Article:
The Anschütz 141 has upheld a steadfast reputation and a commitment to incredible precision.
Some things are timeless classics. One such example is the Parker 61 fountain pen with which I am drafting this article. There are timeless classics in shooting sports as a result of their excellence of design and construction. For many shooters, that includes the Winchester Model 12 pump shotgun, the Colt 1911 .45 Auto and the Ruger 10/22 rimfire autoloader.
All of these are fine firearms, but, to many, the classic firearm is an elegant bolt action made of metal and wood. Possible examples on some people’s lists would be the Winchester Model 70, Remington 700 or Ruger 77.
Rimfire enthusiasts also have classic examples. I remember well the beautiful Winchester Model 75 that a cousin had when we were young. At that time, the Winchester 52 was the elegant rimfire sporter for the connoisseur rimfire shooter. There are some current candidates for classic status, among which are the Ruger 77/22, some of the CZ models and a few others.
Classics Of A Different Design
The Anschütz name may not be familiar to some shooters, but the company was founded in 1856 by Julius Gottfried Anschütz in Zella-Mehlis, Thurnigia, Germany. After Julius died in 1901, sons Fritz and Otto continued to direct the company. Otto died in 1923, and Fritz and his sons perpetuated the Anschütz name on firearms. After World War II, the company moved to Ulm, and, in 1968, Dieter Anschütz became the fourth generation of the family to head the company until his retirement in 2008.
J. G. Anschütz GmbH & Co. is now headed by Jochen Anschütz and his son, Maximilian. It’s interesting to note that although Anschütz firearms have been available in the U.S. through collaborations, the company has now developed its own importation and distribution facility in Trussville, Alabama.
In the years from 1963 to 1981, Savage had a reciprocity agreement with Anschütz, whereby each marketed the other’s products. As a result, Anschütz models imported here were marked Savage-Anschütz, but the models were identical to those sold elsewhere by Anschütz. In the early 1960s, the big catalog companies sold firearms, but they couldn’t be delivered directly to the buyer.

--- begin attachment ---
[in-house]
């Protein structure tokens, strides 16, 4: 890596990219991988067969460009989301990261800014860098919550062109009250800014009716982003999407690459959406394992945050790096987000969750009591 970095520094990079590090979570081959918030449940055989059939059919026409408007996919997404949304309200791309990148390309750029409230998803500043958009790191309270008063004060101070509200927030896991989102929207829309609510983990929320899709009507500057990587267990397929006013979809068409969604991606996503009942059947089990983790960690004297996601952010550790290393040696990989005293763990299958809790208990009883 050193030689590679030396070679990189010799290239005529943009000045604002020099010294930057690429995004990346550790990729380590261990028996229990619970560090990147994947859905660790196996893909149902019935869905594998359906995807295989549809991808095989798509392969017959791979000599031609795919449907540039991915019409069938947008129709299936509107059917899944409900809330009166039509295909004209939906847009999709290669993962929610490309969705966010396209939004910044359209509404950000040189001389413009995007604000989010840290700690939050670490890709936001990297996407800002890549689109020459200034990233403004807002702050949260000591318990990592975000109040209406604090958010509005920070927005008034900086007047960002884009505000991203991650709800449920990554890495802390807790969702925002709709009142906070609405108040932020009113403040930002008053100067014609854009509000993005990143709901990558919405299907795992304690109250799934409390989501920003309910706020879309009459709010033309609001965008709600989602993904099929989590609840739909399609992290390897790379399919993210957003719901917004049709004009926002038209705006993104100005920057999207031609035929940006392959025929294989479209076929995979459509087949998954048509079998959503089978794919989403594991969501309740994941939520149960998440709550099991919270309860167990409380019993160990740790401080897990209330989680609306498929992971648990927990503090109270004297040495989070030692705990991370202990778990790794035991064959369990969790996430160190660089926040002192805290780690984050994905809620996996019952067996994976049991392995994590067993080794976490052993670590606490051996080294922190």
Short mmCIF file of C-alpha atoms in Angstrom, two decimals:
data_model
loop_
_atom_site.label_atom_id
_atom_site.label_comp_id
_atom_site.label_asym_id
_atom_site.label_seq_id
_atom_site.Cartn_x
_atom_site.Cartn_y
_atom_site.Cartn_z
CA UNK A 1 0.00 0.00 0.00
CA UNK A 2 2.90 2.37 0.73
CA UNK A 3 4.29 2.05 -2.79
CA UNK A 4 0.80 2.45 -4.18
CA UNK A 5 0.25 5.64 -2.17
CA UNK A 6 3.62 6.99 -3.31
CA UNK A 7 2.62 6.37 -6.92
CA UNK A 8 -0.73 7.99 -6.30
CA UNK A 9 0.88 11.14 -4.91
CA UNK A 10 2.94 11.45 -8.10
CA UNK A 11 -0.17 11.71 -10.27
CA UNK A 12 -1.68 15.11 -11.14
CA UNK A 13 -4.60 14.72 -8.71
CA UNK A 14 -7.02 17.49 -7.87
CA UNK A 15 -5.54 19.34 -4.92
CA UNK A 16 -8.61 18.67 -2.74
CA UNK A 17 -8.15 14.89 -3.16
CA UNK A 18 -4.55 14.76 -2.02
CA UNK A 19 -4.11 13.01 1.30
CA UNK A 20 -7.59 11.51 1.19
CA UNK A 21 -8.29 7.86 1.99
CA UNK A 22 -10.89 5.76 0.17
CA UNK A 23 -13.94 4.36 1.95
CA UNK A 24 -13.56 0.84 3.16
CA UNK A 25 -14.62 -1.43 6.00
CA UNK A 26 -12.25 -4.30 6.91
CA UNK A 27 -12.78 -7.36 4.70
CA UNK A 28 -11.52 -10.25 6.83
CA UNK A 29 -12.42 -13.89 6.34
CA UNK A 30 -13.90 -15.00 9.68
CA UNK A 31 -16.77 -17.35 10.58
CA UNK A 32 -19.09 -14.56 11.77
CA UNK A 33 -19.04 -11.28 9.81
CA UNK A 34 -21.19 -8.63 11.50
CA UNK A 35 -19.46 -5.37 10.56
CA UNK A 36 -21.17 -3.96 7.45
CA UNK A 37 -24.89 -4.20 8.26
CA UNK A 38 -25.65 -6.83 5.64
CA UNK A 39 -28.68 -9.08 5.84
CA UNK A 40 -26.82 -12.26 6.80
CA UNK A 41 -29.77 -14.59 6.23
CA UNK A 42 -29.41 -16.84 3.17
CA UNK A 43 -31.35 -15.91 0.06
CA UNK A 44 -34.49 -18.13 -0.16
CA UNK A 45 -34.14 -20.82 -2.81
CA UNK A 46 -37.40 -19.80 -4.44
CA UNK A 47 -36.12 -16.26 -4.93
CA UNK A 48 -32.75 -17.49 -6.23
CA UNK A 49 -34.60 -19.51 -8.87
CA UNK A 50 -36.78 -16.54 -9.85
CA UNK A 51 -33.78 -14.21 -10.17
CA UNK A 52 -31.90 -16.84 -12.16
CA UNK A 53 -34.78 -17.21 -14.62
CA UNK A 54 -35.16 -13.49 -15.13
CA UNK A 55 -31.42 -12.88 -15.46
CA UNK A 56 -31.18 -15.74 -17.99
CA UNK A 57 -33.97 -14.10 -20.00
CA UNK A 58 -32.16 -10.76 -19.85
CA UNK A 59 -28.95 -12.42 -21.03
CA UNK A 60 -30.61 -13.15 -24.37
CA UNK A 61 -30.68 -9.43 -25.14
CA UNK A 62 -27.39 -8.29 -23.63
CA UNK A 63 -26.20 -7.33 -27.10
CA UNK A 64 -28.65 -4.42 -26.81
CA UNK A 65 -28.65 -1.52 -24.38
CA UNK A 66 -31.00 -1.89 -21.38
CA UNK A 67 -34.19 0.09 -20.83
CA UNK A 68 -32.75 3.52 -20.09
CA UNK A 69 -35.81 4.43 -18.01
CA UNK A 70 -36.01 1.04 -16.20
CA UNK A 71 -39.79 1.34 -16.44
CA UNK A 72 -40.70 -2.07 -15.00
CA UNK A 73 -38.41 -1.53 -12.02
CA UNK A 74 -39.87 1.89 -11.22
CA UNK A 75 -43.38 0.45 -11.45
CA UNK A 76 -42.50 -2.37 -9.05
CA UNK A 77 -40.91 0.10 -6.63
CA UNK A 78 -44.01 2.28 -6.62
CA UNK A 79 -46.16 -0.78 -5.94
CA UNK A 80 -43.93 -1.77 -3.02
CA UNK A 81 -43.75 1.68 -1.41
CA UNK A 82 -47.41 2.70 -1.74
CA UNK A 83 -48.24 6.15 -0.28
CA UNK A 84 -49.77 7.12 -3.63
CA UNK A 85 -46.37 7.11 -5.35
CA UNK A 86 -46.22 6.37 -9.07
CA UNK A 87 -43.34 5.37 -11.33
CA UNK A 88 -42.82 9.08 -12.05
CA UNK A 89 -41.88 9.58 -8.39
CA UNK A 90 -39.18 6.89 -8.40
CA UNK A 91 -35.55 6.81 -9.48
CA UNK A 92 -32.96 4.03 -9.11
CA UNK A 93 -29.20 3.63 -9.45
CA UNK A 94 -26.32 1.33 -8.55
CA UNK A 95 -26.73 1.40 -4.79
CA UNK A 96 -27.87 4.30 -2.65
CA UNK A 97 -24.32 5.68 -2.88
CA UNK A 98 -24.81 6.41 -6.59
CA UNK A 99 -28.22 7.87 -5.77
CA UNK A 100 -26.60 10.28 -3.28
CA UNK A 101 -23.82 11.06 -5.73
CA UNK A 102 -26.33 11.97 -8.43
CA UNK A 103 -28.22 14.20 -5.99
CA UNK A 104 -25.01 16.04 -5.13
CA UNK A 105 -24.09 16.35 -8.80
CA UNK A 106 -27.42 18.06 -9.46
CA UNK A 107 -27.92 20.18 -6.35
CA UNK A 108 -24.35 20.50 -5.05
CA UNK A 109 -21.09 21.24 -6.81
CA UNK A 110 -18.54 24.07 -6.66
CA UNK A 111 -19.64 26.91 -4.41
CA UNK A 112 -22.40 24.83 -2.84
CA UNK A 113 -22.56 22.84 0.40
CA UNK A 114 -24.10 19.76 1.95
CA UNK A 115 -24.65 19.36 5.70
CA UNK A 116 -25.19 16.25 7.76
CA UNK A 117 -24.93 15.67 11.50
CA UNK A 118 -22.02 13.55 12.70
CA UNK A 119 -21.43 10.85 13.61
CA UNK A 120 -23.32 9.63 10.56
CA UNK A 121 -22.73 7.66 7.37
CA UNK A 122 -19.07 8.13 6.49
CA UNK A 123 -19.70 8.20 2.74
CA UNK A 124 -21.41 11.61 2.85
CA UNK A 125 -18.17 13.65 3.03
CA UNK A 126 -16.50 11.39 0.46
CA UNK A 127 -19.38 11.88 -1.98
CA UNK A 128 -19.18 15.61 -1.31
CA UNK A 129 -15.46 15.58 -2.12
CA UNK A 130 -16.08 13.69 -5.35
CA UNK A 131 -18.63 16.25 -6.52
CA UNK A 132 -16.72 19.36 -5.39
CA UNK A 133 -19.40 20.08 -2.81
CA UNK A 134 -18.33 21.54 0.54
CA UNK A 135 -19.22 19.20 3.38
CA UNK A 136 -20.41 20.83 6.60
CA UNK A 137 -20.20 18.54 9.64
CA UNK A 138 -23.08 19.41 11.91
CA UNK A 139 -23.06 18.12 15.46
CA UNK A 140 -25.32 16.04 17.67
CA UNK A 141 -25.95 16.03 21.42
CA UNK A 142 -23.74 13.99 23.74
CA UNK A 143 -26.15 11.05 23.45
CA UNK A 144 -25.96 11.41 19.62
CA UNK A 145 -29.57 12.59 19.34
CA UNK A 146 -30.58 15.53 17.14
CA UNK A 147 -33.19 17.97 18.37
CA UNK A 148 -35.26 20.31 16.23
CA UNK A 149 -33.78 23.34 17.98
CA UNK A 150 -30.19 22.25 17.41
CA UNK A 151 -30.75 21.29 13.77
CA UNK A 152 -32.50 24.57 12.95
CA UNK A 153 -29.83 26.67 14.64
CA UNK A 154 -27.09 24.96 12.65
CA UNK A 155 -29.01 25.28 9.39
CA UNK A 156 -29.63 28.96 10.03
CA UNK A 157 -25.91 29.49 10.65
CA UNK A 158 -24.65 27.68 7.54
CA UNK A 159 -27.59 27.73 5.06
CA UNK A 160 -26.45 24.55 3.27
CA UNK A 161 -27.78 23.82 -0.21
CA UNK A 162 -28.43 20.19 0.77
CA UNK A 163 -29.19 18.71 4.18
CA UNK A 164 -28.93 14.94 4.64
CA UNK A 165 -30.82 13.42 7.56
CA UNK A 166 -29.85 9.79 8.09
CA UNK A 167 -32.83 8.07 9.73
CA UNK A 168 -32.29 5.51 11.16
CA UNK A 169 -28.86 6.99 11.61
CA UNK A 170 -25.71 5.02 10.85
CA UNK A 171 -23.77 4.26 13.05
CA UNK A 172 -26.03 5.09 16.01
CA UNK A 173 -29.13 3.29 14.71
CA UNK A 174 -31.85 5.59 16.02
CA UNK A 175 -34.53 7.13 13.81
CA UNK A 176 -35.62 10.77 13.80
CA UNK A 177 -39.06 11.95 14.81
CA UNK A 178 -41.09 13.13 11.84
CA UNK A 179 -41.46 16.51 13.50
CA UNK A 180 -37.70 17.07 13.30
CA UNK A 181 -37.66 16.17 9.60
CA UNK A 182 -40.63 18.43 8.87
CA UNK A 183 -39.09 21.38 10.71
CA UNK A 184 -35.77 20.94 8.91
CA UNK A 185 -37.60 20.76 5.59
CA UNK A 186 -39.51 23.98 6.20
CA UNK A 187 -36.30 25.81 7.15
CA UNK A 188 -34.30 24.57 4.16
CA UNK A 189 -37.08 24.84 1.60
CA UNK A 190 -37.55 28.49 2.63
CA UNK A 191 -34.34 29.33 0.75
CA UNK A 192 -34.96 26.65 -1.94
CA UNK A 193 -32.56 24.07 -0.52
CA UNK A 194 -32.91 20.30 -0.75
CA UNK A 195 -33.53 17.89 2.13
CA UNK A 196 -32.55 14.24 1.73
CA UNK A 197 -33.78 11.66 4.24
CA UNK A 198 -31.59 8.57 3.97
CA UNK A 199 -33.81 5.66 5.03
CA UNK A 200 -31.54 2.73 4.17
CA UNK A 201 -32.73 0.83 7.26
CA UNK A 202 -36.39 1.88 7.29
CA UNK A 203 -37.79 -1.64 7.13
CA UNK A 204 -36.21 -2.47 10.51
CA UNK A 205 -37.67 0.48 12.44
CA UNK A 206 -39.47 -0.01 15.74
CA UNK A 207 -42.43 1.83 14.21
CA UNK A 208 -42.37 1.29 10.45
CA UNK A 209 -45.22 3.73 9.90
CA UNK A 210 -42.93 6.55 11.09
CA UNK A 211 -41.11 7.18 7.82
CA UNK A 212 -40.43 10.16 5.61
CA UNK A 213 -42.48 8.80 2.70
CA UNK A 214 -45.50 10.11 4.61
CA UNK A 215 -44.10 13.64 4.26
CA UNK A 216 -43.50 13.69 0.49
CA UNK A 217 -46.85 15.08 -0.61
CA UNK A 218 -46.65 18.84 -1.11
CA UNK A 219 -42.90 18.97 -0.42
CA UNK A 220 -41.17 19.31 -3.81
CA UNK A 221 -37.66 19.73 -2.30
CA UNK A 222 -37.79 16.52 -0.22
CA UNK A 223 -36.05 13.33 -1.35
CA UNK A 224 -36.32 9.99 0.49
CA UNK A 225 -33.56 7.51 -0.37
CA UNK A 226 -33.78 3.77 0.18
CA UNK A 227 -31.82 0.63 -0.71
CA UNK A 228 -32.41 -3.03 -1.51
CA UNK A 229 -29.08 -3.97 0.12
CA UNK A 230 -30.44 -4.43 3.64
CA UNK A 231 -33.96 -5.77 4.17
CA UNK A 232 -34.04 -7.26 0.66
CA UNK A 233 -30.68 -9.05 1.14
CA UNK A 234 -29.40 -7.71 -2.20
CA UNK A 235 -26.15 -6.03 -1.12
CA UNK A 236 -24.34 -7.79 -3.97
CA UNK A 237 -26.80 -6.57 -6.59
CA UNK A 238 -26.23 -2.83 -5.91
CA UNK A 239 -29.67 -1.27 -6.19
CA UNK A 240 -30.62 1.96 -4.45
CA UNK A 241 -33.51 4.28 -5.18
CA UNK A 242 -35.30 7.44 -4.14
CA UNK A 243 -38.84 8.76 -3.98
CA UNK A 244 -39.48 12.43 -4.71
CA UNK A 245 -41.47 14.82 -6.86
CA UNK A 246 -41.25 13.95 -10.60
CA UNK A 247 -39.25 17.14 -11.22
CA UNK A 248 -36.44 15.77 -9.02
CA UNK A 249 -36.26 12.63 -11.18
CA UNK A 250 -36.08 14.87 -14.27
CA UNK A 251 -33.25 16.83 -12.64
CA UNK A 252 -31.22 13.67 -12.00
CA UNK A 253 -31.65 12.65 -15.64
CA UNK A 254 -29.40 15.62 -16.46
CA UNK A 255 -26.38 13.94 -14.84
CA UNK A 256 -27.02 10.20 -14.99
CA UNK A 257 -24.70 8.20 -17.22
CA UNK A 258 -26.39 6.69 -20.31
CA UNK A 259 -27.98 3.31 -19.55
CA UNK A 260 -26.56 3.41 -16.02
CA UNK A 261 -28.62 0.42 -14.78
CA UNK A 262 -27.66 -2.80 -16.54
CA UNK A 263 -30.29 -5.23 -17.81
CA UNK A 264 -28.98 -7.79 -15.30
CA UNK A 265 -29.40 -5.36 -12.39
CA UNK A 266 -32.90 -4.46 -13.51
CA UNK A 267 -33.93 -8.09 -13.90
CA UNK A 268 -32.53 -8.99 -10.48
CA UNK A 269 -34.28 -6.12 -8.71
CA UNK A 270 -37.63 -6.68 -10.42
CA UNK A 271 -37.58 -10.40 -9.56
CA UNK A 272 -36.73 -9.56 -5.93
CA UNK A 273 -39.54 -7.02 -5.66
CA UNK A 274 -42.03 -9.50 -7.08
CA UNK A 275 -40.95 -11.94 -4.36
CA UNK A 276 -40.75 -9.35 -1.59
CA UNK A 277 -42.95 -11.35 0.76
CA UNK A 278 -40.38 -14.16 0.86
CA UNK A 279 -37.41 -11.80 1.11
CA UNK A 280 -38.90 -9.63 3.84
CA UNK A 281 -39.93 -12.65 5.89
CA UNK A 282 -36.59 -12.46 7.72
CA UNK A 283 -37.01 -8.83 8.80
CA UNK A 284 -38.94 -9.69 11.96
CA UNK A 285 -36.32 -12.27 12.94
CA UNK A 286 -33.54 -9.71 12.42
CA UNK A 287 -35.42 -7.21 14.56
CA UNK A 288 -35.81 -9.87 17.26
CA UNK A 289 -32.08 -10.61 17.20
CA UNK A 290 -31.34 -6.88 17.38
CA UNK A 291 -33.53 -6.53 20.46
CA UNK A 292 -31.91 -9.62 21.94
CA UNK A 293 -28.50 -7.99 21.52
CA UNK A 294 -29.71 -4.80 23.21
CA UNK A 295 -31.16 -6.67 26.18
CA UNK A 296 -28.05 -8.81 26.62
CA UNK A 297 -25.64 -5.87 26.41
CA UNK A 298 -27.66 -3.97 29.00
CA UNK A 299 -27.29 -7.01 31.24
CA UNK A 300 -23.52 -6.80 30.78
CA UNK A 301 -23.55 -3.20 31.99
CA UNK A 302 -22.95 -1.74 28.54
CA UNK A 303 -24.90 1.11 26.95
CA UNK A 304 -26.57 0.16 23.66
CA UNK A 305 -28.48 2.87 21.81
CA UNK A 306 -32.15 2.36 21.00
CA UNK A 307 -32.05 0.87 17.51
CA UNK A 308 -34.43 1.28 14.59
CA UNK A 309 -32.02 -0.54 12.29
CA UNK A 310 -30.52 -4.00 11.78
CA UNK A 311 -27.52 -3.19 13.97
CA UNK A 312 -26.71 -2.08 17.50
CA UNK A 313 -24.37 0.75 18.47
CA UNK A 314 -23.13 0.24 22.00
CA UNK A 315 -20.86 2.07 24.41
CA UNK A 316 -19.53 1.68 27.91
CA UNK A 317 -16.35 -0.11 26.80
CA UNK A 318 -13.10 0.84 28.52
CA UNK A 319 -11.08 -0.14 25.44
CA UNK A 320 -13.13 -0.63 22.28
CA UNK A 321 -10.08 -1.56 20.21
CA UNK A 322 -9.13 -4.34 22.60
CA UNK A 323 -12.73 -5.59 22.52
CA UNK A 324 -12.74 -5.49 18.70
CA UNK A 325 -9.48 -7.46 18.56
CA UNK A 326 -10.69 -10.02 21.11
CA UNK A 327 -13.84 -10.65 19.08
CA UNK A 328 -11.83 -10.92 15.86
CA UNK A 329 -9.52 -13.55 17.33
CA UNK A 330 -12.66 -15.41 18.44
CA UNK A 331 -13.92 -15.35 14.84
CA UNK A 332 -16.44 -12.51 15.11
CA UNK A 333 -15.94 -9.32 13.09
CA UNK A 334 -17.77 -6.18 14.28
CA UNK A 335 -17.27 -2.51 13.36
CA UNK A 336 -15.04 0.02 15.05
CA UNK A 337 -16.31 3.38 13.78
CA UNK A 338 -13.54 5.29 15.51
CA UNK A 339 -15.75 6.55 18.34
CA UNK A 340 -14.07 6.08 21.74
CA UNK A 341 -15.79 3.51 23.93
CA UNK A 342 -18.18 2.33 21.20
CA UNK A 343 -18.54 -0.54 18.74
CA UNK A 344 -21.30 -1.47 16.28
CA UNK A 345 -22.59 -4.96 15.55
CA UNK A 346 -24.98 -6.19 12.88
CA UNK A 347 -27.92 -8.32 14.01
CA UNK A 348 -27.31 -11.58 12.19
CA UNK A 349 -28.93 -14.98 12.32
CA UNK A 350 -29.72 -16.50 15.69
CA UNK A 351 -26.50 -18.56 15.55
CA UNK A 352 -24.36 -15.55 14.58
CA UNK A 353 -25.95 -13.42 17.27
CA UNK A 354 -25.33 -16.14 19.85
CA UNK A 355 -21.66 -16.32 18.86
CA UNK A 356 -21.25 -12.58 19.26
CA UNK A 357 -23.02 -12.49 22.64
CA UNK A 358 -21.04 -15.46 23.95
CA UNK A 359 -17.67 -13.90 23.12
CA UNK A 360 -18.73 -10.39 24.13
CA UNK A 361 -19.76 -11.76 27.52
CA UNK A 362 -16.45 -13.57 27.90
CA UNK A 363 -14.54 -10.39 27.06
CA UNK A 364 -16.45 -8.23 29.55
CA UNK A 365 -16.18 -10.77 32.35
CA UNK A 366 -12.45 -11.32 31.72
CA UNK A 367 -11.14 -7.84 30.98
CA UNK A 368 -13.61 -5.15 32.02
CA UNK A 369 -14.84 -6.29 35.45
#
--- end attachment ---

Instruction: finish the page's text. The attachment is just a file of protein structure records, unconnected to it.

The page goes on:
Anschütz is one of the great names in rimfires, and I’ve been privileged to know intimately a fine rimfire sporter for almost 60 years. That rifle is an Anschütz 141 I bought in 1964 from JCPenney for the price of $77.50, and it came as a kit complete with a skinny scope and a cheap case. As I see them for sale now, the going price is usually in the $800 to $1,200 range.
Metal parts on the Anschütz 141 are highly polished and have a nice blue finish. The top of the receiver is stippled to reduce glare when using open sights, and it’s grooved to accept clamp-on scope mounts. Like a nice sporting rimfire should be, the Anschütz 141 is provided with excellent iron sights. The rear sight is a folding model that can be adjusted for elevation by loosening two screws and moving the blade and for windage drifting the sight laterally. An attractive hooded front sight on a ramp adorns the forward end of the barrel. The trigger is adjustable, but I’ve found no reason to change anything—let off is crisp and as light as I want it to be.
Like many other .22 bolt-action rifles, the safety on the Anschütz is a thumb-operated tab on the right-hand side of the receiver. The safety is “on” in the forward position and “off” in the rear position. An interesting feature of the safety is that when it’s pushed “on” in the forward position, a tab moves forward and mates with a small hole in the rear face in the root of the bolt handle. This prevents the bolt from being opened when the safety is on.